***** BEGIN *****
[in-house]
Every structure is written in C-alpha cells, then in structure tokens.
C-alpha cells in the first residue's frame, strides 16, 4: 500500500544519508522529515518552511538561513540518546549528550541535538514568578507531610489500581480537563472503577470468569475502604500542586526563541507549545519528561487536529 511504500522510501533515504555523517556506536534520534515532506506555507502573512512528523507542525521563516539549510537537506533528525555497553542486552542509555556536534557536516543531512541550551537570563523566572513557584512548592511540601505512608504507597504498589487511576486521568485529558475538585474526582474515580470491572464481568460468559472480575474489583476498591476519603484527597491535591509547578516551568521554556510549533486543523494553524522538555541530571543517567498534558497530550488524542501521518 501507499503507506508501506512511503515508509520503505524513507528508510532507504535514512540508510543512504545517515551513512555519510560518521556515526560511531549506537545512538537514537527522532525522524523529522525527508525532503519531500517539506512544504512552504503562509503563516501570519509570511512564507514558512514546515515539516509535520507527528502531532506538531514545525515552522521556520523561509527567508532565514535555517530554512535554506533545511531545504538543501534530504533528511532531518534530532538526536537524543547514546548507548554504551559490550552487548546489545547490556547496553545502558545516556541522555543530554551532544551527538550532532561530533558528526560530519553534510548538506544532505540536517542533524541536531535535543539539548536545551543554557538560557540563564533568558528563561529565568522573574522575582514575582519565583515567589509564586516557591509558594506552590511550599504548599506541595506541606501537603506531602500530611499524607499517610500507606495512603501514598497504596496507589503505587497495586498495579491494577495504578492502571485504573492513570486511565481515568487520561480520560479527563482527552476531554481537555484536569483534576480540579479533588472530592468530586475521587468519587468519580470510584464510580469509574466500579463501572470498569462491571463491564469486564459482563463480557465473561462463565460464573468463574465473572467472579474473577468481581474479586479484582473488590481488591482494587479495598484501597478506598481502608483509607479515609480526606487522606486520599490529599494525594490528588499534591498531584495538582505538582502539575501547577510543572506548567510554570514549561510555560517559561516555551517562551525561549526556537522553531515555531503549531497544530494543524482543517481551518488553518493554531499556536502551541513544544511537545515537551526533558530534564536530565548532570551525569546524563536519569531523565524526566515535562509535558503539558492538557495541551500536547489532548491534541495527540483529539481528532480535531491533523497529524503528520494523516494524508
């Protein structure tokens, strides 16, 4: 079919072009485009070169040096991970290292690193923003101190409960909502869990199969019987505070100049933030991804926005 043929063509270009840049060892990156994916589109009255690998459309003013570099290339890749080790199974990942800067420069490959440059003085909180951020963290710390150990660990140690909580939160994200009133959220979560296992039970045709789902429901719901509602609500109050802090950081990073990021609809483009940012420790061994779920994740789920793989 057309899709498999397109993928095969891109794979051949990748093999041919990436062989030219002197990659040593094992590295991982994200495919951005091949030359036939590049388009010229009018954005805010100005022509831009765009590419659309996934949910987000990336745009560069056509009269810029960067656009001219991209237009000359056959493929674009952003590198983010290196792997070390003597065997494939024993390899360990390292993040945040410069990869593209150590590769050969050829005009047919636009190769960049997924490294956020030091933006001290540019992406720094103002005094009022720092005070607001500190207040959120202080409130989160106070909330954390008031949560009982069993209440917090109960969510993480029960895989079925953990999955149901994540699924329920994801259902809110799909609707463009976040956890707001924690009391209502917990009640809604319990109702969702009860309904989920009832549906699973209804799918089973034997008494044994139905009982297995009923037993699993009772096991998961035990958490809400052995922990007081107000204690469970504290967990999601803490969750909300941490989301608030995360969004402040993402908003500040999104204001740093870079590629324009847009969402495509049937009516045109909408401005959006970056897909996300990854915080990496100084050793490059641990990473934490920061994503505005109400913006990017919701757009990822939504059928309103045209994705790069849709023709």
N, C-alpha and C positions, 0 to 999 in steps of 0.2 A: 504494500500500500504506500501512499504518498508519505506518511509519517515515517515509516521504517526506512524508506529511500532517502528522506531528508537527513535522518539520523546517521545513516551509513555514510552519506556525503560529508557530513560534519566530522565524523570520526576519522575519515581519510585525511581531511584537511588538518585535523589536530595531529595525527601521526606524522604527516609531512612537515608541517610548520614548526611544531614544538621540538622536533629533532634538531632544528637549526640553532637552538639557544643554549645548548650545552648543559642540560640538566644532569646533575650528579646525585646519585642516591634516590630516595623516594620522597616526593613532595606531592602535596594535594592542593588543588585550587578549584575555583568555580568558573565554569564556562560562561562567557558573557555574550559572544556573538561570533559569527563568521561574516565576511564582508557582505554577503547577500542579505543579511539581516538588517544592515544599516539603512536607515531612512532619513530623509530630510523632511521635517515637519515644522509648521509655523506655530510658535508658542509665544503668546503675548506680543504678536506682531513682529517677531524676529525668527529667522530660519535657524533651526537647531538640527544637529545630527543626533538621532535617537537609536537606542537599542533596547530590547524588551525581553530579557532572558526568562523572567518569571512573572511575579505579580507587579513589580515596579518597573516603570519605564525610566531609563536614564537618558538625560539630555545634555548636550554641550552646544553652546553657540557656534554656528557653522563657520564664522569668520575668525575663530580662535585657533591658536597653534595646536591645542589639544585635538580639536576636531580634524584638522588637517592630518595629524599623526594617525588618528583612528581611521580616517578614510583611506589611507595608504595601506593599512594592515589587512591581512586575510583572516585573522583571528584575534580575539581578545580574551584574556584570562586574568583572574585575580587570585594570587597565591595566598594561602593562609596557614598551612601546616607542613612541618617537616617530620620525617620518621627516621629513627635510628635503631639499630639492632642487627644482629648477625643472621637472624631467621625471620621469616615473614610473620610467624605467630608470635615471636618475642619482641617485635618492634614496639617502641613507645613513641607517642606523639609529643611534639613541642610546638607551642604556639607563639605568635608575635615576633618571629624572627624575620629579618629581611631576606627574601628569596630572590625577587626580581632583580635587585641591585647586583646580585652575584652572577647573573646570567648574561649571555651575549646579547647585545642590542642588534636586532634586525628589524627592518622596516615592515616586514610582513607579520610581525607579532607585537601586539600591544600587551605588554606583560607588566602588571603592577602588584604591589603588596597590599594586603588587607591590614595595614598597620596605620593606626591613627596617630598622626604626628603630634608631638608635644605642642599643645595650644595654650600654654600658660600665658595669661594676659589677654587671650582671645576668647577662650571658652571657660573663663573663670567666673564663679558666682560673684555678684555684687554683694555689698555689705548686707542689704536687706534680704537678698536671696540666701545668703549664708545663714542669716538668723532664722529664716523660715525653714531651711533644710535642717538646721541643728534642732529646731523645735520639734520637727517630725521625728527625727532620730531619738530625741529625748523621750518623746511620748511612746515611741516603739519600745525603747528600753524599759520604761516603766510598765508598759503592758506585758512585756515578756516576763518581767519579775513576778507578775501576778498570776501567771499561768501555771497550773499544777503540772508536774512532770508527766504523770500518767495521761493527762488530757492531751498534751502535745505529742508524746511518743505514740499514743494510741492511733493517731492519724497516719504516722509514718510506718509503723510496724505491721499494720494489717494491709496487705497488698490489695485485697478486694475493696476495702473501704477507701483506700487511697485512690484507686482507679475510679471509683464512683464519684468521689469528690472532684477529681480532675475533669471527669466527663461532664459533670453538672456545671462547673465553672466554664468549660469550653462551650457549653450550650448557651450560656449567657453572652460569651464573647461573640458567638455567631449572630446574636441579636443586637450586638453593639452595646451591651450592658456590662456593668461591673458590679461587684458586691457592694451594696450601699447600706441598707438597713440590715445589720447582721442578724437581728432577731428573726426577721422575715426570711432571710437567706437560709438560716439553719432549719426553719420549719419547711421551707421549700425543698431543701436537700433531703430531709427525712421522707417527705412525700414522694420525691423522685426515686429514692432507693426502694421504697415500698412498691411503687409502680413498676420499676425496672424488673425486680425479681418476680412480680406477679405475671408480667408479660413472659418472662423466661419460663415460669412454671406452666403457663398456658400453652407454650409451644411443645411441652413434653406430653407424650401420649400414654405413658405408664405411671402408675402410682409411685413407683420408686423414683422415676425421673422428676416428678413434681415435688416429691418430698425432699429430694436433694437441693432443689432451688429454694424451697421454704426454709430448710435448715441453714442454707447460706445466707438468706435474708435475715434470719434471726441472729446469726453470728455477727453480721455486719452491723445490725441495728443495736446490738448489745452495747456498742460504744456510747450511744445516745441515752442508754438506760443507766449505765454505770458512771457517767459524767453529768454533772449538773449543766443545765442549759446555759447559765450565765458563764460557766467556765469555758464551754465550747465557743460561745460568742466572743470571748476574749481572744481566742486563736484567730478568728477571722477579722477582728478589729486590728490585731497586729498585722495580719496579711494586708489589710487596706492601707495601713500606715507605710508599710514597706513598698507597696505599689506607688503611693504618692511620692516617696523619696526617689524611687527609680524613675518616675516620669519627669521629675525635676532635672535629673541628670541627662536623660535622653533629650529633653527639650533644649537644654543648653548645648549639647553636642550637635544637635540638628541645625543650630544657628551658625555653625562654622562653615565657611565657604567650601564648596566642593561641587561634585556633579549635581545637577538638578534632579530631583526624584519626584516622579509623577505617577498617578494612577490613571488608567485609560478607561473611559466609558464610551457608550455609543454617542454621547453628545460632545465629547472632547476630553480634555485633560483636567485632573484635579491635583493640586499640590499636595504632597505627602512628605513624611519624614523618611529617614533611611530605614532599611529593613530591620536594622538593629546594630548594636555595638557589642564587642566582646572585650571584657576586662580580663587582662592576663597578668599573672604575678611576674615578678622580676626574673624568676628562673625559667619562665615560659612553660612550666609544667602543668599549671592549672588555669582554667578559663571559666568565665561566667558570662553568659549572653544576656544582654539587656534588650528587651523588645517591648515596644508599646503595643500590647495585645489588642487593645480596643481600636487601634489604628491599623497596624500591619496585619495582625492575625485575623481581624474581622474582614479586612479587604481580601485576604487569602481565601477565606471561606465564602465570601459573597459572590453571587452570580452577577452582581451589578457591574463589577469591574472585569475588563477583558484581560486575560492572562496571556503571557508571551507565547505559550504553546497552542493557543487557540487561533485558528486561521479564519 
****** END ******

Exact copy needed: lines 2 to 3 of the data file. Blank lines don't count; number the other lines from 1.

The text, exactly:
Every structure is written in C-alpha cells, then in structure tokens.
C-alpha cells in the first residue's frame, strides 16, 4: 500500500544519508522529515518552511538561513540518546549528550541535538514568578507531610489500581480537563472503577470468569475502604500542586526563541507549545519528561487536529 511504500522510501533515504555523517556506536534520534515532506506555507502573512512528523507542525521563516539549510537537506533528525555497553542486552542509555556536534557536516543531512541550551537570563523566572513557584512548592511540601505512608504507597504498589487511576486521568485529558475538585474526582474515580470491572464481568460468559472480575474489583476498591476519603484527597491535591509547578516551568521554556510549533486543523494553524522538555541530571543517567498534558497530550488524542501521518 501507499503507506508501506512511503515508509520503505524513507528508510532507504535514512540508510543512504545517515551513512555519510560518521556515526560511531549506537545512538537514537527522532525522524523529522525527508525532503519531500517539506512544504512552504503562509503563516501570519509570511512564507514558512514546515515539516509535520507527528502531532506538531514545525515552522521556520523561509527567508532565514535555517530554512535554506533545511531545504538543501534530504533528511532531518534530532538526536537524543547514546548507548554504551559490550552487548546489545547490556547496553545502558545516556541522555543530554551532544551527538550532532561530533558528526560530519553534510548538506544532505540536517542533524541536531535535543539539548536545551543554557538560557540563564533568558528563561529565568522573574522575582514575582519565583515567589509564586516557591509558594506552590511550599504548599506541595506541606501537603506531602500530611499524607499517610500507606495512603501514598497504596496507589503505587497495586498495579491494577495504578492502571485504573492513570486511565481515568487520561480520560479527563482527552476531554481537555484536569483534576480540579479533588472530592468530586475521587468519587468519580470510584464510580469509574466500579463501572470498569462491571463491564469486564459482563463480557465473561462463565460464573468463574465473572467472579474473577468481581474479586479484582473488590481488591482494587479495598484501597478506598481502608483509607479515609480526606487522606486520599490529599494525594490528588499534591498531584495538582505538582502539575501547577510543572506548567510554570514549561510555560517559561516555551517562551525561549526556537522553531515555531503549531497544530494543524482543517481551518488553518493554531499556536502551541513544544511537545515537551526533558530534564536530565548532570551525569546524563536519569531523565524526566515535562509535558503539558492538557495541551500536547489532548491534541495527540483529539481528532480535531491533523497529524503528520494523516494524508